Recent Battles Grist for Beirut Film Festival

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The recent war between Israel and Hezbollah militants in Lebanon provided inspiration for many of the entries at this year's Beirut Film Festival.


An Arab film festival kicked off in Beirut this week, despite fears that it might have been postponed or even canceled after the war between Israel and Lebanon's Hezbollah guerillas. As NPR's Jamie Tarabay reports, the month-long conflict get local filmmakers more material.

JAMIE TARABAY: This is a scene from I Remember Lebanon, a short film by a teenaged Lebanese girl showing her impressions of Lebanon on the eve of the war between Israel and Hezbollah.

(Soundbite of movie "I Remember Lebanon")

Unidentified Female (Filmmaker): These are the last images I have of Beirut, pictures I took one week before the first bombs fell on this runway.

TARABAY: Her 12-year-old brother accompanies her throughout the film.

(Soundbite of movie, "I Remember Lebanon")

Unidentified Male (Brother): Here we're gonna go on a journey that is beautiful and full of surprises.

TARABAY: They visit the famous grottos in Jeita, and they spend a day at the beach. Then the war begins and the journey abruptly ends. The film's final scenes are of Beirut's southern suburbs that were virtually destroyed by Israeli bombs and missiles. Festival director Eliane Rehab says that since so many filmmakers responded to the recent conflict by making movies about it, there'll be a special session during the festival dedicated to the films. It'll be called Videos Under Siege.

Ms. ELIANE REHAB (Director, Beirut Film Festival): During the siege, which is about 20 short films that were sent on the Internet and that toured in the festivals abroad, because they were so enthusiastic to see a picture of here.

TARABAY: Some of the films are as short as 40 seconds; others run for five minutes. One is called A Minute of Silence for Lebanon. It opens with a drive around Beirut shortly after the end of the civil war in 1990. It's a scene of devastation, with battered buildings and empty streets. It then fades to black and the message appears: Don't let history repeat itself.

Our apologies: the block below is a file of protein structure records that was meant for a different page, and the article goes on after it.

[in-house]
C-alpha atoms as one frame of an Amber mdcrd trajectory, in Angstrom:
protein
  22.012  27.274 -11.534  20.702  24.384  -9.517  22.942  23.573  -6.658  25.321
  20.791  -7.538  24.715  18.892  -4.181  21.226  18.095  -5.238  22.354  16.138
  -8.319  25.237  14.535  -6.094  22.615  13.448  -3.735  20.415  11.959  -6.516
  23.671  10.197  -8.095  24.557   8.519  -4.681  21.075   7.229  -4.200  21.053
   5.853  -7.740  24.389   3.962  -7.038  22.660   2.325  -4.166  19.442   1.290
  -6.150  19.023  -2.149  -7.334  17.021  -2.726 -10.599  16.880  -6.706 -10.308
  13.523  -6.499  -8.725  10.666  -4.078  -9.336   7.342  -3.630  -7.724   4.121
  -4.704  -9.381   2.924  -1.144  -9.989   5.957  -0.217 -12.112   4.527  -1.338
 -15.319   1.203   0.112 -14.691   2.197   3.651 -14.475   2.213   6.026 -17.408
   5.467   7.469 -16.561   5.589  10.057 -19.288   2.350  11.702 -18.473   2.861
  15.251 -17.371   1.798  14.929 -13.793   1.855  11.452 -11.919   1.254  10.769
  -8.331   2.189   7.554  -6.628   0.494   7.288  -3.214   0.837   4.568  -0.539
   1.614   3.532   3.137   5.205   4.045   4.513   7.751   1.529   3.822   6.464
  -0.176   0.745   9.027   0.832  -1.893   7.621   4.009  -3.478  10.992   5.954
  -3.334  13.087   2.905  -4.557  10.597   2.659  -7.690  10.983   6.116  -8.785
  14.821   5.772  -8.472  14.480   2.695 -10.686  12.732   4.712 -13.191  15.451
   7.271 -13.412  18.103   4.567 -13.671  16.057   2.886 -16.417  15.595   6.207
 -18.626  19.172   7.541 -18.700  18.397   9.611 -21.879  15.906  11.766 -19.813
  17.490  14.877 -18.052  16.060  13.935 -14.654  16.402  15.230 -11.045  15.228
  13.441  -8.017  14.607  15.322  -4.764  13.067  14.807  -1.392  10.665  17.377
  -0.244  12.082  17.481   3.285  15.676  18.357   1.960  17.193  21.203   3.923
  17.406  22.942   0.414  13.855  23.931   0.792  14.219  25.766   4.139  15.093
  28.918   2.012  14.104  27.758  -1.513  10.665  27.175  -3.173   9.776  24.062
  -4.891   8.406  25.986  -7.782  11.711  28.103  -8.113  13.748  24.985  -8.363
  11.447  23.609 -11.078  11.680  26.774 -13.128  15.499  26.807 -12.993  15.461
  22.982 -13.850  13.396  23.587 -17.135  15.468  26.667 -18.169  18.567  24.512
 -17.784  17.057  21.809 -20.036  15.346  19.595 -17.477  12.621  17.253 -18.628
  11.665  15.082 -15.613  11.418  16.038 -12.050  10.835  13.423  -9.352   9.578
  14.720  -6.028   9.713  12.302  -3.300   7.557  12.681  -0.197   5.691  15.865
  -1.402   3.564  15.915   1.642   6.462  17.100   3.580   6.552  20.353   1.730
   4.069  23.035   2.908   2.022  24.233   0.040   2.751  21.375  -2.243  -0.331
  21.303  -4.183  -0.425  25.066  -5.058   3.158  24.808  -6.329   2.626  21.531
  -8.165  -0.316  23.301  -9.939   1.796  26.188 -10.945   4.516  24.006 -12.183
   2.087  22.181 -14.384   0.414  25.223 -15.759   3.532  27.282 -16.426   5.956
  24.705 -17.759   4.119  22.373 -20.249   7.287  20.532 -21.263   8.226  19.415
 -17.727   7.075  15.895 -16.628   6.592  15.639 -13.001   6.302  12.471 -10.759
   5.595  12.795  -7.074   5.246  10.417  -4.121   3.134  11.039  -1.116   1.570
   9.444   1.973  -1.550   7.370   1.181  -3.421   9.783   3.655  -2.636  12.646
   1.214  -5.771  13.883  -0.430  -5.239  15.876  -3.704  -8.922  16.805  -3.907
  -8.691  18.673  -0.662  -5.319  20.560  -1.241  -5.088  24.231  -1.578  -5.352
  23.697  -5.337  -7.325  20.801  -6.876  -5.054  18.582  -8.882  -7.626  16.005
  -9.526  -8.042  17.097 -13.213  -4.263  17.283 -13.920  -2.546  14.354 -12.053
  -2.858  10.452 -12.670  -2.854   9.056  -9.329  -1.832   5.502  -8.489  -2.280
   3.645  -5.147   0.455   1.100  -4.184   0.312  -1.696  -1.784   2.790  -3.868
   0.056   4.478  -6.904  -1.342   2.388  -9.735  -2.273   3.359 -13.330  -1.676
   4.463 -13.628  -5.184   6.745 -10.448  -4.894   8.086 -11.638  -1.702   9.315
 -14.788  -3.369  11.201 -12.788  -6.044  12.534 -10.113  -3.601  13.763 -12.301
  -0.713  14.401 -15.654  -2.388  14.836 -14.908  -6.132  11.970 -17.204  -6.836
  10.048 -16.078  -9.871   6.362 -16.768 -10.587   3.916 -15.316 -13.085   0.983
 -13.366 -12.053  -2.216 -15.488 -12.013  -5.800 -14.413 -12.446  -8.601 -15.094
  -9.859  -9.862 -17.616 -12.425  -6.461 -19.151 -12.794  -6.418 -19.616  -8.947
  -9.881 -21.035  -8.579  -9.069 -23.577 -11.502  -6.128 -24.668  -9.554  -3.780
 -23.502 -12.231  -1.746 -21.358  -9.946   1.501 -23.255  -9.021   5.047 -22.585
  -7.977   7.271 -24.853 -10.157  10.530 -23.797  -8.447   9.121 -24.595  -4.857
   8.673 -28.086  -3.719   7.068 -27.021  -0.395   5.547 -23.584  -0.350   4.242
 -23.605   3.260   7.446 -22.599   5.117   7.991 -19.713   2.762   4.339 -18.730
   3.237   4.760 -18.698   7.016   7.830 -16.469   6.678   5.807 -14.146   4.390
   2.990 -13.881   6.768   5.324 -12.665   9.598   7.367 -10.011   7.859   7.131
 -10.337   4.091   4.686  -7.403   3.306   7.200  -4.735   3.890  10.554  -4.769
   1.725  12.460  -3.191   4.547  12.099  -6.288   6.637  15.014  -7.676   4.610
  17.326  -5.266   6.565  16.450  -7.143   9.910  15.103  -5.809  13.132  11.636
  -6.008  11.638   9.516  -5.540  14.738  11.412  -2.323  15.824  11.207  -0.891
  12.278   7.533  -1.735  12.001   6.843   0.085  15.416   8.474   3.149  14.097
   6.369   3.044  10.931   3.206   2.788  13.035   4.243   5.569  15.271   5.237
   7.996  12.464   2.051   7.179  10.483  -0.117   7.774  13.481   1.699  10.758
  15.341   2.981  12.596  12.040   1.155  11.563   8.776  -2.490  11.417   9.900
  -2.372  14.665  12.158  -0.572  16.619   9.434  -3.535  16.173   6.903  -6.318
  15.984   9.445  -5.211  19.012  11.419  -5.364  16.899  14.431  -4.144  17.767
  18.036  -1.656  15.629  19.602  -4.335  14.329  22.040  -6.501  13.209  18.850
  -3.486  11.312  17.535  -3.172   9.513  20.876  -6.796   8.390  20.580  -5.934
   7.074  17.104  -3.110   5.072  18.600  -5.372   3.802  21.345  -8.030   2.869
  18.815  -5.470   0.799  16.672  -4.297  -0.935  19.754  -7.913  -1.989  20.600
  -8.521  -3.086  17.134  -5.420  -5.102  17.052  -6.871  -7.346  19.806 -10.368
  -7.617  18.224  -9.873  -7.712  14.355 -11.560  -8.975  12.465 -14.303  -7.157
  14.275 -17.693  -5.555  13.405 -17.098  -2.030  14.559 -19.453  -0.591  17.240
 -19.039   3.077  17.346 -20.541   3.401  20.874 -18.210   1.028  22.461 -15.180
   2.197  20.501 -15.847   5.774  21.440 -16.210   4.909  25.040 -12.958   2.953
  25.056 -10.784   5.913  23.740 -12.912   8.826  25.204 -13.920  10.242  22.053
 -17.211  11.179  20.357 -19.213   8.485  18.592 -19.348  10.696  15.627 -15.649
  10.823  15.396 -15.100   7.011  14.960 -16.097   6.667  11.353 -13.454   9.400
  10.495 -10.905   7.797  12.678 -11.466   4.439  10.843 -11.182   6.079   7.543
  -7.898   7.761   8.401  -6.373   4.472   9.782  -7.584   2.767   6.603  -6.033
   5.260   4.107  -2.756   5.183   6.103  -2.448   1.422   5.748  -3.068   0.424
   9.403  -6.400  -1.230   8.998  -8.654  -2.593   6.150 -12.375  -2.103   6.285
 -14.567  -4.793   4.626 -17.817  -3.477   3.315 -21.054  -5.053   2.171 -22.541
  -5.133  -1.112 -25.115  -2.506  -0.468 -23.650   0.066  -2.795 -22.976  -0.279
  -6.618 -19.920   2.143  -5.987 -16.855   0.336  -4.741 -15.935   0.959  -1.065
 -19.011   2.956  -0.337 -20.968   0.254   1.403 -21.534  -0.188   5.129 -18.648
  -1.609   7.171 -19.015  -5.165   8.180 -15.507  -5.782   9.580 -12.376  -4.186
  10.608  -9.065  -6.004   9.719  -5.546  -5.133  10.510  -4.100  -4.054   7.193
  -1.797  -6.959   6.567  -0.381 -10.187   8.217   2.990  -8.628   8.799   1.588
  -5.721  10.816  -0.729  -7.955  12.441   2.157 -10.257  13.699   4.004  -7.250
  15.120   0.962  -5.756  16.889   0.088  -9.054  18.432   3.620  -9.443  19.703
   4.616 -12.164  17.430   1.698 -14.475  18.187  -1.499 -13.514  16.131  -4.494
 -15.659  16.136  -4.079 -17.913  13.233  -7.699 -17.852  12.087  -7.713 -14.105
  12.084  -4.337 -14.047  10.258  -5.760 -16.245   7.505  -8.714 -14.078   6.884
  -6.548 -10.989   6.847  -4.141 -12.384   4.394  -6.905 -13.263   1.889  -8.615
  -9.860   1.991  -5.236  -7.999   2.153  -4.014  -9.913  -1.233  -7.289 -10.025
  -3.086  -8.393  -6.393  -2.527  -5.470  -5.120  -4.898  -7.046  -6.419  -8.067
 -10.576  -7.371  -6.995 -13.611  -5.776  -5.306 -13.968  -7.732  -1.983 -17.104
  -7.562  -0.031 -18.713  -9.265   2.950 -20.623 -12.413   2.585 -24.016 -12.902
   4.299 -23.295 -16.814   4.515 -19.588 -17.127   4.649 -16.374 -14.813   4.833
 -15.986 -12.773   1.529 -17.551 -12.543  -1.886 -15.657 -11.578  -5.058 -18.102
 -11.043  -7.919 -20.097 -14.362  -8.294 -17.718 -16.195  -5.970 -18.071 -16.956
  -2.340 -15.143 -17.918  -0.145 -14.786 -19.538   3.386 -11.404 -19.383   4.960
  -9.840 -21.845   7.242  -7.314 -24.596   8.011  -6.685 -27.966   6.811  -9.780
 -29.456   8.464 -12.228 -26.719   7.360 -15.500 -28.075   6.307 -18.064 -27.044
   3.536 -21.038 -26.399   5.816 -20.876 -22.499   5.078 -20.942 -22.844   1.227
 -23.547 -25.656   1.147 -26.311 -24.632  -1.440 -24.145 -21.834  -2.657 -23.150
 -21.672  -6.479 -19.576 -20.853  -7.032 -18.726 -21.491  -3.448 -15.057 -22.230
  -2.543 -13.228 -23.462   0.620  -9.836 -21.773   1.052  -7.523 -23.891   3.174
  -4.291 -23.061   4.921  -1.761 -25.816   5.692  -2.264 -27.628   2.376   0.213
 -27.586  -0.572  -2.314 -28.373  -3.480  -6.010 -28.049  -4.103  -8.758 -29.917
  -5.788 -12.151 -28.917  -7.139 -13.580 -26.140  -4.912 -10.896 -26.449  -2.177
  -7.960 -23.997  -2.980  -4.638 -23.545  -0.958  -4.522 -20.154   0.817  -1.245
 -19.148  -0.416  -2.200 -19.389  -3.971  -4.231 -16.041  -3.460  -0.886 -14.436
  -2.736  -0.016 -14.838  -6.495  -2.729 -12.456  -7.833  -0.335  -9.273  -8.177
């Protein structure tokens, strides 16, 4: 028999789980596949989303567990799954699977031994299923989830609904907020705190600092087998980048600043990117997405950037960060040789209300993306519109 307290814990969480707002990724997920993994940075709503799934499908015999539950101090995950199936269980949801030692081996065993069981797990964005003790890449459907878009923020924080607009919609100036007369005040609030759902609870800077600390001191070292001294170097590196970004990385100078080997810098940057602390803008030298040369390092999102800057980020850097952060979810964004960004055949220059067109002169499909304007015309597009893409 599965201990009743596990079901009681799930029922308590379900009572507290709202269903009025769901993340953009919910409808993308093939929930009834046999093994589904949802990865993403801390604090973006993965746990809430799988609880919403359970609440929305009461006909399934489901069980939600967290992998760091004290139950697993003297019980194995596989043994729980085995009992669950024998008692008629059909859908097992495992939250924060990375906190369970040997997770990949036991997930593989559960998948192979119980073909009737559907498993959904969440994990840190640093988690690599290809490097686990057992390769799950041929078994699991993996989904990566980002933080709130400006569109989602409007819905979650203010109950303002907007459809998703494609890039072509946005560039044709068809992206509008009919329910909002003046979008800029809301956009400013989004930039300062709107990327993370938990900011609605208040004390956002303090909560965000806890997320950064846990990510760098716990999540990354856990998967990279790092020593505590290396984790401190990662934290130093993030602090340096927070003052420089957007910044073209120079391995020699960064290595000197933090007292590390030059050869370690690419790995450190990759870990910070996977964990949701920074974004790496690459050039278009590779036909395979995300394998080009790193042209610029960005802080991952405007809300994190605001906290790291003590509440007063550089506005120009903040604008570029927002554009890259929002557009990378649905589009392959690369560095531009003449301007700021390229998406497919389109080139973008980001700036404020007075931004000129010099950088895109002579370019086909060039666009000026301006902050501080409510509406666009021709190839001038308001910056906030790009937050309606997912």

Two of the short films focus on Beirut's international airport, which was severely damaged by Israeli air strikes. Another is about the war as seen by Lebanese children. Rehab says foreign guests at the festival will be taken on a tour of the southern suburbs of Beirut to view the destruction and the rebuilding.

Ms. REHAB: So I feel this addition will be very intimate, very warm, and it will create a debate between the filmmakers.

TARABAY: Festival organizers watched nervously as the war dragged on from July to August. The Israeli air and naval blockade delayed the arrival of films from overseas. After it was finally lifted earlier this month, Rehab says organizers worked overtime to make sure everything was ready.

Ms. REHAB: People are aware of the importance of this thing, and they are supporting us, and they will be very - they will forgive any error, technical or logistical error that might happen because of the logistics of the situation now.

TARABAY: She says 40 directors and actors are coming from other Arab countries, and the festival will screen films from Jordan, Egypt, the Palestinian territories and Morocco, as well as Lebanon.

TARABAY: Jamie Tarabay, NPR News, Beirut.

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